Director Tomas Gutierrez Alea successfully portrays a remarkably historical depiction of rural Cuba during a transitional period at the end of the 18th century in his film La Ultima Cena. The movie captures some of the problems surrounding the institution of slavery and it’s clash with growing liberalism while simultaneously demonstrating the clash between a multicultural slave population and the indoctrination of Chrisitanity. The movie demonstrates a close representation of the hierarchy found within the lucrative buisness of running a sugar plantation. Backed by several historical researchers, Alea maintains authenticity while using creative ingenuity to suppose what life could have been like for those living through this period in time.
The ideals of liberalism, born out the French and American Revolutions, began to echo as far as the Spanish-American colonies. Liberalism embodied the ideals that all men are created equal and have individual rights.The ideals of liberalism, of freedom for all men, clashed with the instituion of slavery. Slave populations in the colonies had grown to be the stark majority and increasing dissention between slaves and their owners had spurred many slave revolts. Slave owners struggled to maintain control of slaves and used religious rites and often fierce brutality to keep slaves in positions of subordination. As found in the film, Alea depicts these harsh conditions with cutting the ear off a recaptured run away slave and also in the relentless overworking of the slaves by the overseer, Don Manuel. In a discussion with Don Manuel, the mill lord nervously talks of plans to prepare for ” the blacks rising up” side shadowing the slave revolt that took place in St.Dominique (modern day Haiti) where slaves killed their white French owners. This reality is mirrored in John Mraz’s analysis of La Ultima Cena and The Other Francisco stating that, ”The Haitian revolution had left Cuban slaveholders trembling in fear…”.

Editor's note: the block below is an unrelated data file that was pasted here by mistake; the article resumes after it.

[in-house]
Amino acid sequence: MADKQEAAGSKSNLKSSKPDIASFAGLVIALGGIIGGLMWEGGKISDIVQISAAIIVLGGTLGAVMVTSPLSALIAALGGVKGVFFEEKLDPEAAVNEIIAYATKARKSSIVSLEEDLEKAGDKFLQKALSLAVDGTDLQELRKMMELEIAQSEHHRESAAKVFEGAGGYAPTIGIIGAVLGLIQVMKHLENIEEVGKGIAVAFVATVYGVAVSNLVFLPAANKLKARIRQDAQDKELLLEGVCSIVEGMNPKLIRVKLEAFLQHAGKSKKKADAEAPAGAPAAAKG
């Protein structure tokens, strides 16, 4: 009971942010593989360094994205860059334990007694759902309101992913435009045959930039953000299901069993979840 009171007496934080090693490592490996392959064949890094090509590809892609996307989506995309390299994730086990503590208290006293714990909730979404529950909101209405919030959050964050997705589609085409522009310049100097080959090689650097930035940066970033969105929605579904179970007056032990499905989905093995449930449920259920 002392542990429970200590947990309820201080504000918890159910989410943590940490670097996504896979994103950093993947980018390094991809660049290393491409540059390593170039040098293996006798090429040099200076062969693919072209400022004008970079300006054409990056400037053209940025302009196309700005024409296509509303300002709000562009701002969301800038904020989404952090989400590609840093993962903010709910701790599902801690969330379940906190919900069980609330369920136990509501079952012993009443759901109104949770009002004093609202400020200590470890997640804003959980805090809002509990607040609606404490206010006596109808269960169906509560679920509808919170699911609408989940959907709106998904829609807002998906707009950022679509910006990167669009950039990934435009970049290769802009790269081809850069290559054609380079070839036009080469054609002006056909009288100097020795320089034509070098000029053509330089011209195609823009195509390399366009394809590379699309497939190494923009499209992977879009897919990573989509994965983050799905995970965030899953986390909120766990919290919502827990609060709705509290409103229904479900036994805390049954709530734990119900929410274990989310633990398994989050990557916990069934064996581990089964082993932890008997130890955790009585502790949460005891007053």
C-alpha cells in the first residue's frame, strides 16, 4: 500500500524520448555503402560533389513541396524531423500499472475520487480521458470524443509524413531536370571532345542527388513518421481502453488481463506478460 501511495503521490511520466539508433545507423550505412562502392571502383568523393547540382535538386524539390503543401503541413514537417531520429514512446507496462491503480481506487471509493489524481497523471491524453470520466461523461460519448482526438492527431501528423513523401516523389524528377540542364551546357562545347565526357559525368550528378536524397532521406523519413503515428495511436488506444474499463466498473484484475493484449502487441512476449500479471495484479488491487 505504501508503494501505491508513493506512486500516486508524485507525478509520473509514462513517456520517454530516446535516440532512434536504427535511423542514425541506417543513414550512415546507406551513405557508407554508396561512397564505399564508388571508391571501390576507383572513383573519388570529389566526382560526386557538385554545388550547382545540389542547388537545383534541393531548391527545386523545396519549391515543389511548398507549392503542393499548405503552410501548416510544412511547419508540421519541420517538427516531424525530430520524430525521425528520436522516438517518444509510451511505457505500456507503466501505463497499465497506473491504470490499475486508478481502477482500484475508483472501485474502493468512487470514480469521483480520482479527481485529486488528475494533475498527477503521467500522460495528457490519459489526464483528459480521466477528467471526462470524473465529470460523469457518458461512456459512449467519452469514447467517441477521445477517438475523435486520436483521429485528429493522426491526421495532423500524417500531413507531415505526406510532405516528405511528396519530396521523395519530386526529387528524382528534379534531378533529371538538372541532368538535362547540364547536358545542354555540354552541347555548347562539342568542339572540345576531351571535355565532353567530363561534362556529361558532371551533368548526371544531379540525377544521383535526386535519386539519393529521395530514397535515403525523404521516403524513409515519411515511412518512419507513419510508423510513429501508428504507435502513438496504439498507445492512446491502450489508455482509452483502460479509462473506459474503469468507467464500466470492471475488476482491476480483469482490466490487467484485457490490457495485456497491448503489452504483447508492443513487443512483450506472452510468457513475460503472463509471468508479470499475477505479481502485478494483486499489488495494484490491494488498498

As the ideas of liberalism began to reverbrate to the Spanish-American colonies, it slowed in its progression into the rural areas. Slaves in urban areas were somewhat protected by legal codes as noted in Alejandro de la Fuente’s report of Slaves and the Creation of Legal Rights in Cuba: Coartacion and Papel that states ” In addition to religious instruction, the master’s most important duty conerned the physical well-being of the slave…But he was not to wound, kill, or mutilate his slaves…”. However, those in rural areas like the slaves depicted in the film were often cut off from the power of courts by geography alone and often suffered brutalities like those in the film without hope of recourse.
The main scene of the movie where the Count sits with the 12 chosen slaves symbolizes the Last Supper where Jesus took in his 12 apostles. This scene shows the Count trying to teach the slaves that to do right by God they need to obey their masters and that this is the way to real freedom; a freedom won in death with passage into heaven.The Count seems to struggle with his ability to make slavery fit with his ideals of christianity. In turn, many slaves seem to find his explanations laughable. The Count’s struggle to humanize slavery demonstrates on a small scale what had to be happening on a much larger scale in the colonies at this time.